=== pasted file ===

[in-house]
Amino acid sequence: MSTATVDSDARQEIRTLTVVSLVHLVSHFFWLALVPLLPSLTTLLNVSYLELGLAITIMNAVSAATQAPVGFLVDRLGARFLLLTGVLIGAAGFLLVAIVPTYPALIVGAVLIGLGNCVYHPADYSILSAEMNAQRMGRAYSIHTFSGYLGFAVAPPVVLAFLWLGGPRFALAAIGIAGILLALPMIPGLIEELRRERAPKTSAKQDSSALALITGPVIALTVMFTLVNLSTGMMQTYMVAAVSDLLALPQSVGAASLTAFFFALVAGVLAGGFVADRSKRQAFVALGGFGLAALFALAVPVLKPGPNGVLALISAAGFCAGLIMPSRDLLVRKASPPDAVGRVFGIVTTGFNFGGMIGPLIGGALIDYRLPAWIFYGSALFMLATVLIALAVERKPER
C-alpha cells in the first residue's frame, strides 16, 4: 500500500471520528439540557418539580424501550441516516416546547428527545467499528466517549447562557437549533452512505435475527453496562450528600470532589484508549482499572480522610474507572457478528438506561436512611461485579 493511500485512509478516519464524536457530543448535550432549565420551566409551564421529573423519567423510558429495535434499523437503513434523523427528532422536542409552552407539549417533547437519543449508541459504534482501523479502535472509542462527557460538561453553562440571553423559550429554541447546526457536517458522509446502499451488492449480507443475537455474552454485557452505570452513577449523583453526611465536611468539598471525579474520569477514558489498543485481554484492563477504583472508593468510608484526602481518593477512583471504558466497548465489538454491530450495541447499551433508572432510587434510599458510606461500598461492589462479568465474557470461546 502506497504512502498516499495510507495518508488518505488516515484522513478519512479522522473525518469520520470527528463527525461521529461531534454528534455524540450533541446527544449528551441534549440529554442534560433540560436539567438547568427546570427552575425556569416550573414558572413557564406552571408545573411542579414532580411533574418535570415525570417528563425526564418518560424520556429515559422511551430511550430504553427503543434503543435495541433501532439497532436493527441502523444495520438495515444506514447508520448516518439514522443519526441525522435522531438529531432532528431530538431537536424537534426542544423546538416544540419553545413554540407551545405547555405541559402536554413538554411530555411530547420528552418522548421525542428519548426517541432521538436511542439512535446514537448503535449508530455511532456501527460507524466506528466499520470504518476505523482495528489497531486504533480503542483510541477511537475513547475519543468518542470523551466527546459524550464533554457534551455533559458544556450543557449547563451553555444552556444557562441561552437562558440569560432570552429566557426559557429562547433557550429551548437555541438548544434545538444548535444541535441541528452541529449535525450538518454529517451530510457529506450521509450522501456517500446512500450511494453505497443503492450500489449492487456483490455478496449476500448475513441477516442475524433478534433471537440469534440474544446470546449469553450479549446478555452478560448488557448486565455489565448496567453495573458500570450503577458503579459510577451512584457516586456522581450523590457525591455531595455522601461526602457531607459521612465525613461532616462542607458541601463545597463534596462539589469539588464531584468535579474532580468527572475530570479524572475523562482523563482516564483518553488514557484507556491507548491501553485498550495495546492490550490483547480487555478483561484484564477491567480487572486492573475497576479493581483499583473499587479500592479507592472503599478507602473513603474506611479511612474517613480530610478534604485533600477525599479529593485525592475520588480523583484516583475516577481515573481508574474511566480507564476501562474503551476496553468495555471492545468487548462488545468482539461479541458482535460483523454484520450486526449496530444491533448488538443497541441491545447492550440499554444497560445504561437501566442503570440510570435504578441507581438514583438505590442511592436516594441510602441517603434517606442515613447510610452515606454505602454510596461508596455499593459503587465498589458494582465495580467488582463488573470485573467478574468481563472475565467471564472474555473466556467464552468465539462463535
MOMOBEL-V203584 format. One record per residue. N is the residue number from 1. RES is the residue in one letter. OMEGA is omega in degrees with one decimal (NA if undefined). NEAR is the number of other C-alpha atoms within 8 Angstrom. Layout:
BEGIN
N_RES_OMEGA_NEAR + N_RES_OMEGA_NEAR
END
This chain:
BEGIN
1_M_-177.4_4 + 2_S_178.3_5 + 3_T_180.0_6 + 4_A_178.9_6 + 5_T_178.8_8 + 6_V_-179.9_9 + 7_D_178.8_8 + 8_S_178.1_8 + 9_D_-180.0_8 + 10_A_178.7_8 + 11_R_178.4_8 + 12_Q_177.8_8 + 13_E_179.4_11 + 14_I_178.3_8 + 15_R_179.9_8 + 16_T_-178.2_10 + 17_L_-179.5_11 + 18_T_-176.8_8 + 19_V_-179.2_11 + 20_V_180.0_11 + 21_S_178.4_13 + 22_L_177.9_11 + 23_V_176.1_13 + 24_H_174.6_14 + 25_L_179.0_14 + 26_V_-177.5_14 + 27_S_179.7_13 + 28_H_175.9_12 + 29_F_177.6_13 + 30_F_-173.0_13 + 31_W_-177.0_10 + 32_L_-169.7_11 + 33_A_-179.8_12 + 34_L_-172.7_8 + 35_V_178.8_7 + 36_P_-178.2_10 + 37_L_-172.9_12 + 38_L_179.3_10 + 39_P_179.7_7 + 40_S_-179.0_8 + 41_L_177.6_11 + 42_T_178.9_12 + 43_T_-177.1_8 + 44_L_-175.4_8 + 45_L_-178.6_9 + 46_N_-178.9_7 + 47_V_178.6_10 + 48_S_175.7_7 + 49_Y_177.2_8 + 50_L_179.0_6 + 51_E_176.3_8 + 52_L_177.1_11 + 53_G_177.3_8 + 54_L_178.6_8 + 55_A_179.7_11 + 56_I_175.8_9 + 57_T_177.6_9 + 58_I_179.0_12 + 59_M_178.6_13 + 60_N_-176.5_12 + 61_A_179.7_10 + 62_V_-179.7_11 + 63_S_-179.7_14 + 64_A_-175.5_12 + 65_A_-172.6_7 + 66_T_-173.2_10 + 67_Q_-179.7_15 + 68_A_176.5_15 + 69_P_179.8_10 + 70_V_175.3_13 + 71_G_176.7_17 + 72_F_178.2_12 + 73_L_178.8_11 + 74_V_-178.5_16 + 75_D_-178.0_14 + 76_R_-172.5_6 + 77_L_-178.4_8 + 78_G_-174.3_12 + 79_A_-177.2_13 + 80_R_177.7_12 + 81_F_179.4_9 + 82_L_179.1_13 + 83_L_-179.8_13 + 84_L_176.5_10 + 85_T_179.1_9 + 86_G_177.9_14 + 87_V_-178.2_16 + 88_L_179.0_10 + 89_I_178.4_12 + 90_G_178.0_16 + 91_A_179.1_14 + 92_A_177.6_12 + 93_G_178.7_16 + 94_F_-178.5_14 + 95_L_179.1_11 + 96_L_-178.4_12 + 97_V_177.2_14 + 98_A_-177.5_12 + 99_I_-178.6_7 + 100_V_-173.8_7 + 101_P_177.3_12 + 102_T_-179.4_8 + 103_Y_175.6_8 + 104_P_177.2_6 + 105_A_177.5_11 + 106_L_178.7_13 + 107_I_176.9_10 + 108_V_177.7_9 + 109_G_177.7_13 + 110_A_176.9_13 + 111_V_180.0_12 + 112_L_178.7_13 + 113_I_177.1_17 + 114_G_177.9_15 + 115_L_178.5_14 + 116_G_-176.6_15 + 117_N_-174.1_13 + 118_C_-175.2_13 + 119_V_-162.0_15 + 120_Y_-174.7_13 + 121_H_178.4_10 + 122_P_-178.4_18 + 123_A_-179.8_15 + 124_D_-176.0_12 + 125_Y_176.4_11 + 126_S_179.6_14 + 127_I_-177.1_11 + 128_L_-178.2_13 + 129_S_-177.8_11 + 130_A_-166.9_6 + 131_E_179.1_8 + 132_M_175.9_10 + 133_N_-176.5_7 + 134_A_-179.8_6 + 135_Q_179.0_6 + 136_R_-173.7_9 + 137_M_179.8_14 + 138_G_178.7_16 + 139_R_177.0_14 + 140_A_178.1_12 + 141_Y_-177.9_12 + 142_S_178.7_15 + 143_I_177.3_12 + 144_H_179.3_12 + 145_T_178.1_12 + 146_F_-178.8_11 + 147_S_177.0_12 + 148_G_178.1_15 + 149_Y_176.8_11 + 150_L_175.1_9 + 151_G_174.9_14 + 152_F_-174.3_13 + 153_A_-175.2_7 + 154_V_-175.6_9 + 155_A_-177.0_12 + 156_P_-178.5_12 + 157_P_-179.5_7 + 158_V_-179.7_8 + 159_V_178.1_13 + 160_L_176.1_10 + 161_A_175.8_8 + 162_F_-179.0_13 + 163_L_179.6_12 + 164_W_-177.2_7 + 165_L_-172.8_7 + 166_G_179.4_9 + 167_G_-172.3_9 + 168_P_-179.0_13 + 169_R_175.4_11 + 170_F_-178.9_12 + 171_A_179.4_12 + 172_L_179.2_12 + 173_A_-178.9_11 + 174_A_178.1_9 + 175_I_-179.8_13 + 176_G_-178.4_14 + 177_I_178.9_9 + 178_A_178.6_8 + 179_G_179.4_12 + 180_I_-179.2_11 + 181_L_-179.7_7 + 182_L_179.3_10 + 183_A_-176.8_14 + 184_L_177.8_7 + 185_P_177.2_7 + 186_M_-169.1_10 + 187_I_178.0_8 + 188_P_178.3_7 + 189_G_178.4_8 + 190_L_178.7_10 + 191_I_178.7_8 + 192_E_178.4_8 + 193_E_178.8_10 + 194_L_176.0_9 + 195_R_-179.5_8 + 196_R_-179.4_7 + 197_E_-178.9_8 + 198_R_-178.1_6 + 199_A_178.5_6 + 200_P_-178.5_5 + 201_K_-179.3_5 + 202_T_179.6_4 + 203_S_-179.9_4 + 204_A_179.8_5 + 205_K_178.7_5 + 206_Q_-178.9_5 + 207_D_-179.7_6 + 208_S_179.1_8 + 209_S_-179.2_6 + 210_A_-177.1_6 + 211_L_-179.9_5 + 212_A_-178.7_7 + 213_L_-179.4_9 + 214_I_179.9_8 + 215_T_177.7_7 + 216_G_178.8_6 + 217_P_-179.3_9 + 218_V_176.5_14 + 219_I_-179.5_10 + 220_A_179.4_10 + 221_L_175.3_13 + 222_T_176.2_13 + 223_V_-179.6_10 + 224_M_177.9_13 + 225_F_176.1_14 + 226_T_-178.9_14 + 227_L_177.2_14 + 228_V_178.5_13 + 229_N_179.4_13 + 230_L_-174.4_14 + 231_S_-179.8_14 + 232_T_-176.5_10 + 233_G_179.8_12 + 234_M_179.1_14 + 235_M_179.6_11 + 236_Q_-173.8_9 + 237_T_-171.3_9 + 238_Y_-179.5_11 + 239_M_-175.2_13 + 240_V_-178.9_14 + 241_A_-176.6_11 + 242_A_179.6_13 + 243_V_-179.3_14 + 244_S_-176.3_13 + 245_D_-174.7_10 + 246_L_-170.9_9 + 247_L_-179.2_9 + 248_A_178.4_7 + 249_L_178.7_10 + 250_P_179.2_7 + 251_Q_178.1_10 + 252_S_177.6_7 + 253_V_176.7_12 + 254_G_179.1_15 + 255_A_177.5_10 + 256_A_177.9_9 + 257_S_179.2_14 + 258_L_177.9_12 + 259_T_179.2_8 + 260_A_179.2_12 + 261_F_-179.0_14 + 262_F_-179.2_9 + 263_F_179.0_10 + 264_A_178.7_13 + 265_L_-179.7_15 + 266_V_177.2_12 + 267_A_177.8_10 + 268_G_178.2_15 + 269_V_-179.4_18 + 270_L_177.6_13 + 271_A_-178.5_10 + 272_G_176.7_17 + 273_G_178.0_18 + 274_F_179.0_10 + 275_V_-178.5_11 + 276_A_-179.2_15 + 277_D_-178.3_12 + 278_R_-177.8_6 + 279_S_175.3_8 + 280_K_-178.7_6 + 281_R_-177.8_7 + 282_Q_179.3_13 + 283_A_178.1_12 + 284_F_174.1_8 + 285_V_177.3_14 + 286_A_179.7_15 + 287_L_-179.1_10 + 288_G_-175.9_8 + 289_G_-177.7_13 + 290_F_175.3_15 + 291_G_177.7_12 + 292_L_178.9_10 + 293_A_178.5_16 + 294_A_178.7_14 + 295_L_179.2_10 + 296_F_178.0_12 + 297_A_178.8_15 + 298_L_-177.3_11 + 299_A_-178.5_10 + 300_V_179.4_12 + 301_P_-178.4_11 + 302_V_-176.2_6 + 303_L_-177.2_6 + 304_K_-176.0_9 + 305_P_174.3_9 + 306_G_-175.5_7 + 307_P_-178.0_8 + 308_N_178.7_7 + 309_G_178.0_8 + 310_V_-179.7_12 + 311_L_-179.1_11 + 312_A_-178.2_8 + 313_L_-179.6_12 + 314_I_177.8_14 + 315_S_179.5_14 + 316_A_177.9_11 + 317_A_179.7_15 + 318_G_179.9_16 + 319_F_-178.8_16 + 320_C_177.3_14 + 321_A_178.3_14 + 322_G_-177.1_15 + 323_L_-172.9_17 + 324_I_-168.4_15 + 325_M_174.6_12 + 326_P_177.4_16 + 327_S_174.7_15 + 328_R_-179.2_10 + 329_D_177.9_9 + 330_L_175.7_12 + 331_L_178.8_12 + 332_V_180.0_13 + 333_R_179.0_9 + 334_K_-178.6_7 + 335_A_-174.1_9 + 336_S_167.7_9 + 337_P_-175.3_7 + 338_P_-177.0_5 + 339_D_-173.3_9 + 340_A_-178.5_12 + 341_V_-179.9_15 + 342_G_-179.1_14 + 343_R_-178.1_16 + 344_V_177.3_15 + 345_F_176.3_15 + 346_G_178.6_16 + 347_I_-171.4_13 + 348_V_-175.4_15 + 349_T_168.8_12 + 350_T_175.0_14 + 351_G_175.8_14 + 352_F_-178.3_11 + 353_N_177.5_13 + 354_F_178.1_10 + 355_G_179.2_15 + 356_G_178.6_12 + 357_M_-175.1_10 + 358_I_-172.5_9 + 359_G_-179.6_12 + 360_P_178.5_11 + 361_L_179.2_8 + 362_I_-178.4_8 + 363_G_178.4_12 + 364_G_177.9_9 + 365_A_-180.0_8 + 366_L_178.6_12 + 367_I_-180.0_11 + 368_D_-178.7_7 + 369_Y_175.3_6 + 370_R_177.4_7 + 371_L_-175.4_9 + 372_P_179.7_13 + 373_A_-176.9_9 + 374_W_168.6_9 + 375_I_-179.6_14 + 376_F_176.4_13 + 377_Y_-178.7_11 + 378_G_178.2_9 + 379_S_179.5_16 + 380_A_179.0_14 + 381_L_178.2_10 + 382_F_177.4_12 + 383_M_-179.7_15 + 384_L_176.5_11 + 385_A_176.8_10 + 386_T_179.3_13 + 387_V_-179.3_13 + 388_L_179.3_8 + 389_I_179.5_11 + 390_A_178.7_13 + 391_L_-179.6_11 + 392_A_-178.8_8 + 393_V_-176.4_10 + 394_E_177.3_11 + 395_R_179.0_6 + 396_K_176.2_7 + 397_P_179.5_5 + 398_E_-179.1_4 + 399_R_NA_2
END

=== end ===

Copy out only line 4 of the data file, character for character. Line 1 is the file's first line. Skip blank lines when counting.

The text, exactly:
MOMOBEL-V203584 format. One record per residue. N is the residue number from 1. RES is the residue in one letter. OMEGA is omega in degrees with one decimal (NA if undefined). NEAR is the number of other C-alpha atoms within 8 Angstrom. Layout: